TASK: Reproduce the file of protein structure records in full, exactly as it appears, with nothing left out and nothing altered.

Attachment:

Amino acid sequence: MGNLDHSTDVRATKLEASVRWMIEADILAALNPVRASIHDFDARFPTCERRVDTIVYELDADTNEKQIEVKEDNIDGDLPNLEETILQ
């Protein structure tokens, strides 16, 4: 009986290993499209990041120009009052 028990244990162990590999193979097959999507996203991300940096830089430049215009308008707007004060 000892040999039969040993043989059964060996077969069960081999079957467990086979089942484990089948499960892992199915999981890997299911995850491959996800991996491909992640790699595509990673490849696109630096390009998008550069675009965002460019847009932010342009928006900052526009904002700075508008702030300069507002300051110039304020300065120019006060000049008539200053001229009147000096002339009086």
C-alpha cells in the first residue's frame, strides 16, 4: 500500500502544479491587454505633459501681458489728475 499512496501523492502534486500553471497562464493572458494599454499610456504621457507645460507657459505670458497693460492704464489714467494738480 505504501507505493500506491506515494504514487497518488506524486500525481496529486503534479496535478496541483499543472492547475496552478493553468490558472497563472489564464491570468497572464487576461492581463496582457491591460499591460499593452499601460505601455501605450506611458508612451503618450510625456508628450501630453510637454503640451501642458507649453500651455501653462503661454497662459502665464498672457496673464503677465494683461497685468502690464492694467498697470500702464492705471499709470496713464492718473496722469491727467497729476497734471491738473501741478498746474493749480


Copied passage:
Amino acid sequence: MGNLDHSTDVRATKLEASVRWMIEADILAALNPVRASIHDFDARFPTCERRVDTIVYELDADTNEKQIEVKEDNIDGDLPNLEETILQ
């Protein structure tokens, strides 16, 4: 009986290993499209990041120009009052 028990244990162990590999193979097959999507996203991300940096830089430049215009308008707007004060 000892040999039969040993043989059964060996077969069960081999079957467990086979089942484990089948499960892992199915999981890997299911995850491959996800991996491909992640790699595509990673490849696109630096390009998008550069675009965002460019847009932010342009928006900052526009904002700075508008702030300069507002300051110039304020300065120019006060000049008539200053001229009147000096002339009086």
C-alpha cells in the first residue's frame, strides 16, 4: 500500500502544479491587454505633459501681458489728475 499512496501523492502534486500553471497562464493572458494599454499610456504621457507645460507657459505670458497693460492704464489714467494738480 505504501507505493500506491506515494504514487497518488506524486500525481496529486503534479496535478496541483499543472492547475496552478493553468490558472497563472489564464491570468497572464487576461492581463496582457491591460499591460499593452499601460505601455501605450506611458508612451503618450510625456508628450501630453510637454503640451501642458507649453500651455501653462503661454497662459502665464498672457496673464503677465494683461497685468502690464492694467498697470500702464492705471499709470496713464492718473496722469491727467497729476497734471491738473501741478498746474493749480